Other studies have examined the impact of previous pandemics, such as the severe acute respiratory syndrome (SARS), on the performance of the hospitality industry. Chien and Law [38] showed that the outbreak of SARS in March 2003 had a strong negative impact on the hotel business in Hong Kong. The occupancy rates of many hotels in Hong Kong fell to 10% or less in March and April 2003, which normally is the peak season. Similarly, Hendersom and Ng [39] reported statistics from the Singapore Tourism Board confirming the severity of the impact of SARS on the hospitality sector there. According to the report, the average hotel occupancy rate for the second quarter of 2003 was 21%, compared with 74.5% for the previous year, and average room rates dropped by 18.8%. In addition to this report, they also surveyed hotels in Singapore to estimate the economic loss resulting from SARS. They noted that in their own surveyed hotels the average occupancy rates were also relatively low, in the range of 27.7% to 42.3%.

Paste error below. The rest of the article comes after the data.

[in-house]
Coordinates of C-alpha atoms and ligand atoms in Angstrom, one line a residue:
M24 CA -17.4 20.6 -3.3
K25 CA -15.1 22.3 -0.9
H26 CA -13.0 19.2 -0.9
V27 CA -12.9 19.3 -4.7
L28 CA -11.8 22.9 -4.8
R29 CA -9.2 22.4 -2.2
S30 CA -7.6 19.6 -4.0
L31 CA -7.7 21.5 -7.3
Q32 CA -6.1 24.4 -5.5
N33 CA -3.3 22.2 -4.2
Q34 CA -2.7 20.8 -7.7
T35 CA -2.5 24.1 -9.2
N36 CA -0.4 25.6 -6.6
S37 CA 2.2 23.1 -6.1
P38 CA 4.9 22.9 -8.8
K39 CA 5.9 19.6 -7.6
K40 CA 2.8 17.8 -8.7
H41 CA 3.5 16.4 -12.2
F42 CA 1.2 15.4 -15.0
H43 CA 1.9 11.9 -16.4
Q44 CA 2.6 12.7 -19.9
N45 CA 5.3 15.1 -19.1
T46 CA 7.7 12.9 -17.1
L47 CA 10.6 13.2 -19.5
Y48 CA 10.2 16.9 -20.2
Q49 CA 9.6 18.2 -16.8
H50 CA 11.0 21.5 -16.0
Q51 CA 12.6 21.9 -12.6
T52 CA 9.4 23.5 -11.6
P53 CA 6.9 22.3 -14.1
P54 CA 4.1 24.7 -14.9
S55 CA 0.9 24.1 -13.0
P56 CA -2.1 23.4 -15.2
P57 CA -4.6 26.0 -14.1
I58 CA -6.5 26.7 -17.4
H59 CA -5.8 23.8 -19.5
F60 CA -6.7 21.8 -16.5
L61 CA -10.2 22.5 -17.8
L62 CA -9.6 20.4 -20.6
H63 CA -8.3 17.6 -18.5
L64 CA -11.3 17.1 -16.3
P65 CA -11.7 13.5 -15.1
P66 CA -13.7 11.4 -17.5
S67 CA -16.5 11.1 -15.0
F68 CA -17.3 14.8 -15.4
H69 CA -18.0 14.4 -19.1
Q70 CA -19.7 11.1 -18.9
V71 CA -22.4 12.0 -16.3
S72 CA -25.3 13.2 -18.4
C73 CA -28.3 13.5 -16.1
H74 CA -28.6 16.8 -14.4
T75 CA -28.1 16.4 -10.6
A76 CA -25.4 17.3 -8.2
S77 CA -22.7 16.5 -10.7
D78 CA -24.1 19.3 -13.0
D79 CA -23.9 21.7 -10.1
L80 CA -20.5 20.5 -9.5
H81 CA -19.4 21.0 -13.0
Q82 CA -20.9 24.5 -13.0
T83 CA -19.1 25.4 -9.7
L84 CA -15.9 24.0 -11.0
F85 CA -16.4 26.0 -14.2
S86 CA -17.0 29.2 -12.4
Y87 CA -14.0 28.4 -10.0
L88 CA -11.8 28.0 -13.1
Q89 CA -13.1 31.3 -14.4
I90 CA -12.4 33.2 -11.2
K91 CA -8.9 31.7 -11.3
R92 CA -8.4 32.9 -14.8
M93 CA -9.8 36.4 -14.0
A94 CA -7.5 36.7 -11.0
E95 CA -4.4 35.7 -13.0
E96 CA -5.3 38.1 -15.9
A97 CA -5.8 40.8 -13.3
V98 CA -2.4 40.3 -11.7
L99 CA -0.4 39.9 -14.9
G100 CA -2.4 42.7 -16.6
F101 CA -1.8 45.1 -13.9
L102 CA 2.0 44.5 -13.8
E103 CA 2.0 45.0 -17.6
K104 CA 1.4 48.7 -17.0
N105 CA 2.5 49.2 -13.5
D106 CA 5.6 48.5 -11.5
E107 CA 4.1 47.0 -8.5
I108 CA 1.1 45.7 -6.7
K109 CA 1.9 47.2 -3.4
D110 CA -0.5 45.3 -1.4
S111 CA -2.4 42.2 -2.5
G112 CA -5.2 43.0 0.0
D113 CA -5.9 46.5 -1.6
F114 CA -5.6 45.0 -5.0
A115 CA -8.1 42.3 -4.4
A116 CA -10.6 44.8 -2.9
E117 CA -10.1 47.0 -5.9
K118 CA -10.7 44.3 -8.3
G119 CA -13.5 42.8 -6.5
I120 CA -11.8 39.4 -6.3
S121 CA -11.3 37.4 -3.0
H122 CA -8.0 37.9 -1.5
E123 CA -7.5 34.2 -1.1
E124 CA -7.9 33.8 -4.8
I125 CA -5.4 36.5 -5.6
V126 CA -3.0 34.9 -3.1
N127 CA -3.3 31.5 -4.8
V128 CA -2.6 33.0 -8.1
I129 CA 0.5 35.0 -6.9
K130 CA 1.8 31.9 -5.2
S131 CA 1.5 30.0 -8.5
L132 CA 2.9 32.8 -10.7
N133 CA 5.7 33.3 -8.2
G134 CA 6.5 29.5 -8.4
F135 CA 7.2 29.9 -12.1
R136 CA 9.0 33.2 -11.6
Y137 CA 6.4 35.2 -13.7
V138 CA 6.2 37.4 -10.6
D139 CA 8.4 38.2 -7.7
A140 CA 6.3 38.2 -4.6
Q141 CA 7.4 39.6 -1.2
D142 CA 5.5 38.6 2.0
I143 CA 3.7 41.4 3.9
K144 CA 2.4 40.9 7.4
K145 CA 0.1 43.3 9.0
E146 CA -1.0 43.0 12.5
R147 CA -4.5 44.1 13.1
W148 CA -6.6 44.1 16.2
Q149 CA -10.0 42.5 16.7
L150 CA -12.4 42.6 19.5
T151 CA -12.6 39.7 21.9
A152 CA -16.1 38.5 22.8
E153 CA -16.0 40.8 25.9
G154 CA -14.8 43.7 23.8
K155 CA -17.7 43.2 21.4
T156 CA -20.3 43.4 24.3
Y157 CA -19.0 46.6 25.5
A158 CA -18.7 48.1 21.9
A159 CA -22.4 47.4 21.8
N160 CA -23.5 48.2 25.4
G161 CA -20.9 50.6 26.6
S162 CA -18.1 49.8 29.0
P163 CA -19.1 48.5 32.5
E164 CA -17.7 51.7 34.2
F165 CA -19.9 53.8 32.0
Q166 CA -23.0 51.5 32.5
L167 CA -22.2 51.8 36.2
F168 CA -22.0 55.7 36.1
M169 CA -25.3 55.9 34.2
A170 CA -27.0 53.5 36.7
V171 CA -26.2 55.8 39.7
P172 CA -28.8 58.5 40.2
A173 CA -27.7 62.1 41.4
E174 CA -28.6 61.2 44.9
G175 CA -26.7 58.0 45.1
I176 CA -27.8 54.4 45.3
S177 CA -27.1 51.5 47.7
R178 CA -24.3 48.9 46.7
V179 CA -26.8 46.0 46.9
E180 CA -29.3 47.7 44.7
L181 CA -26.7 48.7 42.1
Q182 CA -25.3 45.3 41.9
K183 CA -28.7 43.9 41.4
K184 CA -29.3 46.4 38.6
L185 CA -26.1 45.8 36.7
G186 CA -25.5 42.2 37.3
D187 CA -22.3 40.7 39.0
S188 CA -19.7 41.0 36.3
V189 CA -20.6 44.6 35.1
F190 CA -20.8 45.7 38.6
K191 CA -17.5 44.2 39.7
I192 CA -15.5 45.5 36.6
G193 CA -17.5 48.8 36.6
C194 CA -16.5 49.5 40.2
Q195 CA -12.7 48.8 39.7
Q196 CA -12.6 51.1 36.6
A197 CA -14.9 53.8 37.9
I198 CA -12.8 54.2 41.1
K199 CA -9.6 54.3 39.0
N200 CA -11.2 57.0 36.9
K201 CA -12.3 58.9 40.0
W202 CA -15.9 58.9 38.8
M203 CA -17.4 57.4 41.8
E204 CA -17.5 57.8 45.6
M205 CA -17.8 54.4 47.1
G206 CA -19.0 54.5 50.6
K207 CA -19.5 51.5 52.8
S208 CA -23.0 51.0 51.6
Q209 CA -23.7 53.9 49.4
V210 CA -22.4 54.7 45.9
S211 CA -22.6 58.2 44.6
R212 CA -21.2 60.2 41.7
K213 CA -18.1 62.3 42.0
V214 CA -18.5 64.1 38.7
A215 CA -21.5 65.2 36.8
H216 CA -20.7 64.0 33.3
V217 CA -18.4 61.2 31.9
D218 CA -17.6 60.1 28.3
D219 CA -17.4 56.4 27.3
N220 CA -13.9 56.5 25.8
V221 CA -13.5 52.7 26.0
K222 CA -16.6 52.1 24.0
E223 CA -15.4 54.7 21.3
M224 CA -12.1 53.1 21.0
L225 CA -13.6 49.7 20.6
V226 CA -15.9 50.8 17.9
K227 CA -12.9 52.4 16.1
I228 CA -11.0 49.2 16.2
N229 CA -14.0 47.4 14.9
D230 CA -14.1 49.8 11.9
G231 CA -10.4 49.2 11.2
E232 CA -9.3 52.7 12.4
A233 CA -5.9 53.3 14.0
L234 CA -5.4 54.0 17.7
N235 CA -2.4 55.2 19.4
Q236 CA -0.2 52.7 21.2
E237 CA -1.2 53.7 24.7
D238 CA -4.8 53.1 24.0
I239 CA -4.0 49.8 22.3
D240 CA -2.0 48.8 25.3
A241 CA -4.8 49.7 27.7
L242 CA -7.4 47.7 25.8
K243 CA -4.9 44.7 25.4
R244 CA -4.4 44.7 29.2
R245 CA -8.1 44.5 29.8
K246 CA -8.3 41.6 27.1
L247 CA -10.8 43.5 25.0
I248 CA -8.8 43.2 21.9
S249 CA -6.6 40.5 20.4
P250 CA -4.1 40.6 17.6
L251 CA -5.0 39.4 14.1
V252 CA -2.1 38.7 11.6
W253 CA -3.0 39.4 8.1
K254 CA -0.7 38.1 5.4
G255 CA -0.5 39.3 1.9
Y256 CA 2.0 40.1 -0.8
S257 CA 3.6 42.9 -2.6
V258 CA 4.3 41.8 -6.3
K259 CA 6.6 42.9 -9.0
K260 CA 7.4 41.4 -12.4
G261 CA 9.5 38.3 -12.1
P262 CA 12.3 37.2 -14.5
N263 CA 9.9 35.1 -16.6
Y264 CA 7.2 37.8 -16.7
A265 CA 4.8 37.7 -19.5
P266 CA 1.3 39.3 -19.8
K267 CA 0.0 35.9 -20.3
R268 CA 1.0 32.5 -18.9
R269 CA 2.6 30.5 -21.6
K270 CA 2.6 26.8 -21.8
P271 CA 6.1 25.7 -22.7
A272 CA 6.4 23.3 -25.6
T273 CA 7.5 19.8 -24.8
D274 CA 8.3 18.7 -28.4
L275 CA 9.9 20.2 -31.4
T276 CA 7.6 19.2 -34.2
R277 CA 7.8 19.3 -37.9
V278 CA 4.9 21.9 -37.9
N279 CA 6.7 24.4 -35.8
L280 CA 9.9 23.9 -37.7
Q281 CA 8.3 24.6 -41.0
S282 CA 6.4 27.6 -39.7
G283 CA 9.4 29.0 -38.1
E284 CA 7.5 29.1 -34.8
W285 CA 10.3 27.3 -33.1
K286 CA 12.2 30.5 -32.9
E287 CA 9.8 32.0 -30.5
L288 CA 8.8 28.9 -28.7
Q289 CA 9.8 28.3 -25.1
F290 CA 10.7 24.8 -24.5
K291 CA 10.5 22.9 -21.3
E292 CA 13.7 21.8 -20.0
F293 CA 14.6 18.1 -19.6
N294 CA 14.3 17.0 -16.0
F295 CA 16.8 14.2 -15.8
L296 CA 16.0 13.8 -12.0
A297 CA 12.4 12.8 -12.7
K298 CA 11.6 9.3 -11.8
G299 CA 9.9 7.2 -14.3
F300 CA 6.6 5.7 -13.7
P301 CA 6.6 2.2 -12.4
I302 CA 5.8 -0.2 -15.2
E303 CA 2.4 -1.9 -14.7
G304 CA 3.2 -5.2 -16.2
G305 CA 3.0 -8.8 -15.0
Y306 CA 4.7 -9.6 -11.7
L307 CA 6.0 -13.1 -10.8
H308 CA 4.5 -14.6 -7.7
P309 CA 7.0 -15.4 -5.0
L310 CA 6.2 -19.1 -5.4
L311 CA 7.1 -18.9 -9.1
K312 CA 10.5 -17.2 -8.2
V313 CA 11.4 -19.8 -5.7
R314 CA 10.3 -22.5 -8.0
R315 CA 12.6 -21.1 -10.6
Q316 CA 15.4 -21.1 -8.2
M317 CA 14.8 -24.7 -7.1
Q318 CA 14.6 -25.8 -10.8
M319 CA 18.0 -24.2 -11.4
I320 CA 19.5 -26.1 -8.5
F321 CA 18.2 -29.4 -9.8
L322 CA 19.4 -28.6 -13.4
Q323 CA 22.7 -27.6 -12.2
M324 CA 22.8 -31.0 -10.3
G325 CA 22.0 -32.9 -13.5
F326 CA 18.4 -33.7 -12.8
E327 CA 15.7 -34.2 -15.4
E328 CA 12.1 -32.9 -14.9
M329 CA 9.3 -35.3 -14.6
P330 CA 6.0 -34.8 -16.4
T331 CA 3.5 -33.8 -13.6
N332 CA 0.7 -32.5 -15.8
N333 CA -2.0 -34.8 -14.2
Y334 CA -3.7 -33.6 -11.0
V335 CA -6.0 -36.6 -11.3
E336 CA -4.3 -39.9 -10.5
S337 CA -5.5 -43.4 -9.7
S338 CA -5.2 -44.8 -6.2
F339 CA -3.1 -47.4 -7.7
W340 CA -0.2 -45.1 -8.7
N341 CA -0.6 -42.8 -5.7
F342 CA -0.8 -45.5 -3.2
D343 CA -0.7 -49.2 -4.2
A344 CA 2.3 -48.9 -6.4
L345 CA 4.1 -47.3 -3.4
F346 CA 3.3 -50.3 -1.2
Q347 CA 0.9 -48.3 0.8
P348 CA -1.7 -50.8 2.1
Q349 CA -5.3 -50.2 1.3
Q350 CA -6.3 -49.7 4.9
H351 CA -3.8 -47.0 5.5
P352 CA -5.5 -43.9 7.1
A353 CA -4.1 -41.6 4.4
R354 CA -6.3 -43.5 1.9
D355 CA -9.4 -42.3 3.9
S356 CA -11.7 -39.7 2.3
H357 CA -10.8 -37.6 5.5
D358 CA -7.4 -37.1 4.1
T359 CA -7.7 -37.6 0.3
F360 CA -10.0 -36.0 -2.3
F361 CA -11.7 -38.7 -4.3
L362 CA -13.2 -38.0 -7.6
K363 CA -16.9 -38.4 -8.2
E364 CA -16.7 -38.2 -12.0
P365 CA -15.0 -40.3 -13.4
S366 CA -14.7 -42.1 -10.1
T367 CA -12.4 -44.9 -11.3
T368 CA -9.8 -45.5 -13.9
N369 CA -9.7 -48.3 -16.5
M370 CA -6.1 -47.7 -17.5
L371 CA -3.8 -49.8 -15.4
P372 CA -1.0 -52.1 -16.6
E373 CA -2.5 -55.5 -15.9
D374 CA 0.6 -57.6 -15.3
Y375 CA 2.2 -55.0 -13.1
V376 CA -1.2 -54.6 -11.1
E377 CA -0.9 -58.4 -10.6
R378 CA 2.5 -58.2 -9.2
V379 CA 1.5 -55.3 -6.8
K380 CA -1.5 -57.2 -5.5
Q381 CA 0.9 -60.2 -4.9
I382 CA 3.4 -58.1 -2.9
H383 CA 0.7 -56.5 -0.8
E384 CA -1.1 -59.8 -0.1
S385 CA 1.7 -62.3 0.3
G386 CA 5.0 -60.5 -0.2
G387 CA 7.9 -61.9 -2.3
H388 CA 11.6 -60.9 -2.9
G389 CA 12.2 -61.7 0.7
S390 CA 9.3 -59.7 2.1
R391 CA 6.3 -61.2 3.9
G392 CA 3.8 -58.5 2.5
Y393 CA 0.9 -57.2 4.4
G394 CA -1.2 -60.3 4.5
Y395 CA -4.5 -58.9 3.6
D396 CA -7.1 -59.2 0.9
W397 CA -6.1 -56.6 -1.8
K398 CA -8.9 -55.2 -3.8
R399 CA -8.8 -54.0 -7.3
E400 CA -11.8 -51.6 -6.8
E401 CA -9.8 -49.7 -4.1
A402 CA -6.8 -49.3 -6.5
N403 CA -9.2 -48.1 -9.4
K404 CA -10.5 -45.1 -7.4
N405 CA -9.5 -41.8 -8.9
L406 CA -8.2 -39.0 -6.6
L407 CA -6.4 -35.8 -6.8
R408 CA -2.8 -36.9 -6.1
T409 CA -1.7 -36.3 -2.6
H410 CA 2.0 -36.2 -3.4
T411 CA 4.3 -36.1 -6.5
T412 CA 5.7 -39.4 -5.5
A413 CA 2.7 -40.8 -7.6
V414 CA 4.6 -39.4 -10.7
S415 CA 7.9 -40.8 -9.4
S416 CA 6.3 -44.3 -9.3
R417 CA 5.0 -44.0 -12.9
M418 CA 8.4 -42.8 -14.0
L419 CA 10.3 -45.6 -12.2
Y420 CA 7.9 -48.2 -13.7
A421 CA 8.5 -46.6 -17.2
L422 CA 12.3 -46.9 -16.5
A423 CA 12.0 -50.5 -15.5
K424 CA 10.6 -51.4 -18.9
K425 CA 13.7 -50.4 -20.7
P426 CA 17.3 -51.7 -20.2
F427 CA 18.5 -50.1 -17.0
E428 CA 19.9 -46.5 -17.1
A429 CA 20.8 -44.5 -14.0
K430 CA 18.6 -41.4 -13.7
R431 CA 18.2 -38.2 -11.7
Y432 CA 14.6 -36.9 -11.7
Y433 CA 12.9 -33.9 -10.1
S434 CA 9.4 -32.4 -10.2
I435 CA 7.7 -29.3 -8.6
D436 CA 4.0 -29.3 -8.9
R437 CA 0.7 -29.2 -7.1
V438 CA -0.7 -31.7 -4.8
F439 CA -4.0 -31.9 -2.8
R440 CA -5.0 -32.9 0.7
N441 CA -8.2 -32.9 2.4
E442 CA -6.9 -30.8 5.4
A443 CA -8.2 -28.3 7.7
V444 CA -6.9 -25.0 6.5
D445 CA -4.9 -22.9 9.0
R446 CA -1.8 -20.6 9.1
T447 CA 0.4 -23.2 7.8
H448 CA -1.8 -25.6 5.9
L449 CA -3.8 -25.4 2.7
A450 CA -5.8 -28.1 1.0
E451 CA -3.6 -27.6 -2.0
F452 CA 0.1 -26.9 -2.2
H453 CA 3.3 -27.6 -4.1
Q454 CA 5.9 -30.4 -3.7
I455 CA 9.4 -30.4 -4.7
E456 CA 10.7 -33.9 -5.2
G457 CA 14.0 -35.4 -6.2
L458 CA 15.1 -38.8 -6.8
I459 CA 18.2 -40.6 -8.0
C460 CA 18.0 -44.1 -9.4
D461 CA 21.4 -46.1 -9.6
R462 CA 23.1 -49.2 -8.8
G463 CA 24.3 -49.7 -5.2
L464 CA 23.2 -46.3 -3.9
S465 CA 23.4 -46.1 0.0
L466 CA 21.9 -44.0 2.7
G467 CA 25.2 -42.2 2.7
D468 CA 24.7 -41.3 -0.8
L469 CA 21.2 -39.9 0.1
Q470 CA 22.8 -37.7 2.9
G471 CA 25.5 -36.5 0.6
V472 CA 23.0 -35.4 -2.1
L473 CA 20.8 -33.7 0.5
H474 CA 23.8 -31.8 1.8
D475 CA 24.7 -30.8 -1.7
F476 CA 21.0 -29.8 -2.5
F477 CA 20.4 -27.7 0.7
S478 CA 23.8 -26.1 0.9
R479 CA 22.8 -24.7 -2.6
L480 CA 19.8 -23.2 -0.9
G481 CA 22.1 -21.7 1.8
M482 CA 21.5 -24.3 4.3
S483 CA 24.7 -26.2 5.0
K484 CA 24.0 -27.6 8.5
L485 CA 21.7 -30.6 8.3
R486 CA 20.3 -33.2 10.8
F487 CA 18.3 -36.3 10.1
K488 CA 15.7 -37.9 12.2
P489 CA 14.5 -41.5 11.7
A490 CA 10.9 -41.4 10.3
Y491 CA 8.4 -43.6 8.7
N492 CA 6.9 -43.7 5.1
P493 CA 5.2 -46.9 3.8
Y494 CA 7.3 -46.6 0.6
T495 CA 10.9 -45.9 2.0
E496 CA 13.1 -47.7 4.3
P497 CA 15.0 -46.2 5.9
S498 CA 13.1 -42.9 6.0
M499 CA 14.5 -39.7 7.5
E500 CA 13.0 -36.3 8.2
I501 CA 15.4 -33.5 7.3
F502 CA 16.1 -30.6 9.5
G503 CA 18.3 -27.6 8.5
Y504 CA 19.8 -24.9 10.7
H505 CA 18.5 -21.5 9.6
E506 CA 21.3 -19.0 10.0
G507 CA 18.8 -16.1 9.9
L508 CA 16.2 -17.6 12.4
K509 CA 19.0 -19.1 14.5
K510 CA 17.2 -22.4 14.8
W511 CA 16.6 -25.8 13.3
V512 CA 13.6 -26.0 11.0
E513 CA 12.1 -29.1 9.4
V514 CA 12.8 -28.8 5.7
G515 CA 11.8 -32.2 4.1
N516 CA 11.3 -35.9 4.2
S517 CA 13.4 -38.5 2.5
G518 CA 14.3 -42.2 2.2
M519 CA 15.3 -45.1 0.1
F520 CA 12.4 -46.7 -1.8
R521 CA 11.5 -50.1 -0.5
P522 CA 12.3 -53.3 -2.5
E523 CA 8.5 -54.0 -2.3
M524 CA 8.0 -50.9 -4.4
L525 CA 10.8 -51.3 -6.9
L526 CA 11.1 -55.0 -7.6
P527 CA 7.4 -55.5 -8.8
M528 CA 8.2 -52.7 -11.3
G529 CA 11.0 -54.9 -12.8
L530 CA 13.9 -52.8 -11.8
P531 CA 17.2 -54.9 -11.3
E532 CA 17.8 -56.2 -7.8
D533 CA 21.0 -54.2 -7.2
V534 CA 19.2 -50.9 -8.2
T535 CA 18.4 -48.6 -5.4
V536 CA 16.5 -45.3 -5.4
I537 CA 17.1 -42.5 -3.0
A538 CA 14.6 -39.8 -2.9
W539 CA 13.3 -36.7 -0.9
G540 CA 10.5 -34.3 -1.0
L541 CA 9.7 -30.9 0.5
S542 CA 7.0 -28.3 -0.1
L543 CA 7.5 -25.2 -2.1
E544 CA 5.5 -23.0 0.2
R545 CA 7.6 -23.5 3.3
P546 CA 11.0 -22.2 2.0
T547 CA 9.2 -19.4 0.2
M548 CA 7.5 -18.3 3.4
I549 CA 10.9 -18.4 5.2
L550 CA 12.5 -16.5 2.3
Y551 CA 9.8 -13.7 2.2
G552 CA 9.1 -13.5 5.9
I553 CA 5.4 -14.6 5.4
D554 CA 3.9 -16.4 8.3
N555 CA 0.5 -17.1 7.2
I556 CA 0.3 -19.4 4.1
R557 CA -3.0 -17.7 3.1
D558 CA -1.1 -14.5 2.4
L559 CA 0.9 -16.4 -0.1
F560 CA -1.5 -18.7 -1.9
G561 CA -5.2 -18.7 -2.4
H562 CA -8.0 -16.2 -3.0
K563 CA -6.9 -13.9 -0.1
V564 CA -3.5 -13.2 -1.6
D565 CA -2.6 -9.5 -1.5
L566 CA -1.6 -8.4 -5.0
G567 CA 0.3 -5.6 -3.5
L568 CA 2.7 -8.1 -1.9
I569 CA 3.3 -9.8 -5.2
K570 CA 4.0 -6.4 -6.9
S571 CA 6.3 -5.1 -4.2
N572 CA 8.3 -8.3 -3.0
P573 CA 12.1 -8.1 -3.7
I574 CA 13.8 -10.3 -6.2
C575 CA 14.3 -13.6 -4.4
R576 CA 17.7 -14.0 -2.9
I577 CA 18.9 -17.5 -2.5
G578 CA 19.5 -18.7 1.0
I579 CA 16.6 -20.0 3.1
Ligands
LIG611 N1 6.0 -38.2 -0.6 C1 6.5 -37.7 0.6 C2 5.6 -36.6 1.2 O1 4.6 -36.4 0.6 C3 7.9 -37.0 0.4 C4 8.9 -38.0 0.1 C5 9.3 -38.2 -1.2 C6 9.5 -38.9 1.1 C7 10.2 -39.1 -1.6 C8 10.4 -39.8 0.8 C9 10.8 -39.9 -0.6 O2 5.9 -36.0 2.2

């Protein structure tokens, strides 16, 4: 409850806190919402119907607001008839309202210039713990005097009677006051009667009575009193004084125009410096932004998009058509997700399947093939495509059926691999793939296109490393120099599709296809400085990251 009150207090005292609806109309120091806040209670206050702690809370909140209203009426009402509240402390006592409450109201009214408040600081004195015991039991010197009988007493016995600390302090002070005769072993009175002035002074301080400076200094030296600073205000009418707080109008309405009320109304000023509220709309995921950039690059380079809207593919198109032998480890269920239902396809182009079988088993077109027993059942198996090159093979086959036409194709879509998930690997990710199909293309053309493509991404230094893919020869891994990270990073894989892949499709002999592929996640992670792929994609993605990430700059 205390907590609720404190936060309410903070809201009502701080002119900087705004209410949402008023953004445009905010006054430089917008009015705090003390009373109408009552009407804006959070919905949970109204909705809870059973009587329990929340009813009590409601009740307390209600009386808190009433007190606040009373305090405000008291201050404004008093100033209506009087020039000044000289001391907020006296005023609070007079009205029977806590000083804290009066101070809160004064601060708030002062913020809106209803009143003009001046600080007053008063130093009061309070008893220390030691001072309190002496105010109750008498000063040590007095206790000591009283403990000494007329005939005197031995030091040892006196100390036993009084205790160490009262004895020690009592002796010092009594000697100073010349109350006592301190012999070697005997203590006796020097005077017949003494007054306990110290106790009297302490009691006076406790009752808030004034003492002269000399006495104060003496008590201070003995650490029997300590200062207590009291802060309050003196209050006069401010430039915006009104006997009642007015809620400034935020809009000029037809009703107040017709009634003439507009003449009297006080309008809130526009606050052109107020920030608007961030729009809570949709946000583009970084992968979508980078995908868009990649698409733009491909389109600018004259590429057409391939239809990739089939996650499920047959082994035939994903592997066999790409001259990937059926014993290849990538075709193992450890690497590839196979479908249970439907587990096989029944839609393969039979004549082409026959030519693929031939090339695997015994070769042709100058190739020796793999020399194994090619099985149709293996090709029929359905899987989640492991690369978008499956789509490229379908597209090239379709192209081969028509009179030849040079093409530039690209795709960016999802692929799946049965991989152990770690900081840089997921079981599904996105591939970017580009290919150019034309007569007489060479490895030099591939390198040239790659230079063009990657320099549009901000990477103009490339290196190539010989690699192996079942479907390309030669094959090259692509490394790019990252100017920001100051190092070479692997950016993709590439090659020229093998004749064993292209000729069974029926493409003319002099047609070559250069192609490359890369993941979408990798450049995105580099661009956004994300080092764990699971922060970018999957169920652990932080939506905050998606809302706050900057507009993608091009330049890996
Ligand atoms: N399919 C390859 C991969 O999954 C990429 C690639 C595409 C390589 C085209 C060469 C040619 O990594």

Kim et al. [40] tested the effect of SARS on the Korean hotel industry. They examined six Korean hotels and reported that the occupancy rate dropped nearly 14% from February to July 2003. They argued that the reason seemed to be that inbound tourists saw Korea as an unsafe tourism destination within the territory of the SARS-affected Asian Pacific zone. Revenue per available room (RevPAR) during the three months from April to June was 215,849 won (US$180) in 2002, whereas it was 115,676 won (US$96) in 2003, a 100,173 won (US$83) difference. Finally, there was a 16% drop in profit margins from April through June in 2003 compared to the same period in 2002. The average rate per room also declined by 19% as hotels attempted to cope with the sharp decline in demand. Tew et al. [41] used a questionnaire designed to investigate, among other points, the impact of SARS on hotel performance in Canada. Respondents were asked to assess the impact that the SARS crisis had on their hotel’s performance. Over 82% of respondents reported that SARS had an extremely negative or very negative impact on their hotel’s performance. In addition, Tew et al. (2008) [41] also reported that the Niagara Falls region experienced a loss of over 122,000 room nights in the second quarter of 2003. This loss translated into a loss of $19 million in room revenue. Finally, Chen et al. [17] examined the effect of the SARS epidemic on Taiwanese hotel stock price movements using an event-study approach. They showed that for seven publicly traded hotel companies there were steep declines in earnings and stock prices during the SARS outbreak period. More specifically, they reported that in April 2003 hotel companies experienced drops in earnings in the range of −49.81% to −11.14%. They also showed that these drops worsened significantly when extending the period examined for two months (April–June, 2003), with reductions varying from −76.89% to −20.00%. Finally, they calculated the cumulative abnormal returns of stocks in this sector during 10 and 20-day windows from the day of the SARS outbreak. The negative returns they found were also robust using different types of models to estimate the abnormal returns.